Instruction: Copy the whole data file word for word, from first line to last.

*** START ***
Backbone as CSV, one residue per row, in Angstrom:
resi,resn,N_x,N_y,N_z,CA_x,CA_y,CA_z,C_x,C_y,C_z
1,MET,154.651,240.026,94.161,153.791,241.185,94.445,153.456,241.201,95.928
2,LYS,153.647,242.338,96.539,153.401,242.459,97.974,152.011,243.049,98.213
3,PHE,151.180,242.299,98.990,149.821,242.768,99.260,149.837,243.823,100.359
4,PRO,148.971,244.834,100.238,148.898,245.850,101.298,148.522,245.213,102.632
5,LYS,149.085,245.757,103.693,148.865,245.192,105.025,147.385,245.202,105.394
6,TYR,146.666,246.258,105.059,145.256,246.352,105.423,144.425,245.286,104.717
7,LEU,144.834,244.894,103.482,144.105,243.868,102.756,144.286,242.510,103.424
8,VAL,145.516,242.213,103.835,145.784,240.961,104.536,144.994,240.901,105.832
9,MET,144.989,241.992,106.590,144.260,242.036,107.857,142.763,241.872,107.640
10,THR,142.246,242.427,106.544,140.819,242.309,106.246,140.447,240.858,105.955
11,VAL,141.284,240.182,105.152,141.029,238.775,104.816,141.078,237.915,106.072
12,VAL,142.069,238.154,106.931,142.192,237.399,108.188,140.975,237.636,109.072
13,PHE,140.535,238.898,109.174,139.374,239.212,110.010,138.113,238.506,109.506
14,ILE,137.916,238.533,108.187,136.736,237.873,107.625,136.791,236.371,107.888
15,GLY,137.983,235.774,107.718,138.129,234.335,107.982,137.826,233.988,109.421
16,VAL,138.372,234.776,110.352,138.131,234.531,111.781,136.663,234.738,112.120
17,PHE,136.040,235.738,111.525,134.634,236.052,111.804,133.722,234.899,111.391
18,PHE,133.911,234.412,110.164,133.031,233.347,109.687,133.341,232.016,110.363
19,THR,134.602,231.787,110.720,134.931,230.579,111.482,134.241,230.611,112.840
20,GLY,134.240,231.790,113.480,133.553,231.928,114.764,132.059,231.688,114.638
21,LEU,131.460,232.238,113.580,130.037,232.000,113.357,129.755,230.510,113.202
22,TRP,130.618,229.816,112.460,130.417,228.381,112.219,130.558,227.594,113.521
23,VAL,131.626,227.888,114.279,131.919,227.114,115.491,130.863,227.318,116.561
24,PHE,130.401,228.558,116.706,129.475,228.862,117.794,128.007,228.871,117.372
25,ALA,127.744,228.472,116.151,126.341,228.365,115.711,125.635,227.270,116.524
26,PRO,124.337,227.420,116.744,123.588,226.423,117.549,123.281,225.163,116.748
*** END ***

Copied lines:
Backbone as CSV, one residue per row, in Angstrom:
resi,resn,N_x,N_y,N_z,CA_x,CA_y,CA_z,C_x,C_y,C_z
1,MET,154.651,240.026,94.161,153.791,241.185,94.445,153.456,241.201,95.928
2,LYS,153.647,242.338,96.539,153.401,242.459,97.974,152.011,243.049,98.213
3,PHE,151.180,242.299,98.990,149.821,242.768,99.260,149.837,243.823,100.359
4,PRO,148.971,244.834,100.238,148.898,245.850,101.298,148.522,245.213,102.632
5,LYS,149.085,245.757,103.693,148.865,245.192,105.025,147.385,245.202,105.394
6,TYR,146.666,246.258,105.059,145.256,246.352,105.423,144.425,245.286,104.717
7,LEU,144.834,244.894,103.482,144.105,243.868,102.756,144.286,242.510,103.424
8,VAL,145.516,242.213,103.835,145.784,240.961,104.536,144.994,240.901,105.832
9,MET,144.989,241.992,106.590,144.260,242.036,107.857,142.763,241.872,107.640
10,THR,142.246,242.427,106.544,140.819,242.309,106.246,140.447,240.858,105.955
11,VAL,141.284,240.182,105.152,141.029,238.775,104.816,141.078,237.915,106.072
12,VAL,142.069,238.154,106.931,142.192,237.399,108.188,140.975,237.636,109.072
13,PHE,140.535,238.898,109.174,139.374,239.212,110.010,138.113,238.506,109.506
14,ILE,137.916,238.533,108.187,136.736,237.873,107.625,136.791,236.371,107.888
15,GLY,137.983,235.774,107.718,138.129,234.335,107.982,137.826,233.988,109.421
16,VAL,138.372,234.776,110.352,138.131,234.531,111.781,136.663,234.738,112.120
17,PHE,136.040,235.738,111.525,134.634,236.052,111.804,133.722,234.899,111.391
18,PHE,133.911,234.412,110.164,133.031,233.347,109.687,133.341,232.016,110.363
19,THR,134.602,231.787,110.720,134.931,230.579,111.482,134.241,230.611,112.840
20,GLY,134.240,231.790,113.480,133.553,231.928,114.764,132.059,231.688,114.638
21,LEU,131.460,232.238,113.580,130.037,232.000,113.357,129.755,230.510,113.202
22,TRP,130.618,229.816,112.460,130.417,228.381,112.219,130.558,227.594,113.521
23,VAL,131.626,227.888,114.279,131.919,227.114,115.491,130.863,227.318,116.561
24,PHE,130.401,228.558,116.706,129.475,228.862,117.794,128.007,228.871,117.372
25,ALA,127.744,228.472,116.151,126.341,228.365,115.711,125.635,227.270,116.524
26,PRO,124.337,227.420,116.744,123.588,226.423,117.549,123.281,225.163,116.748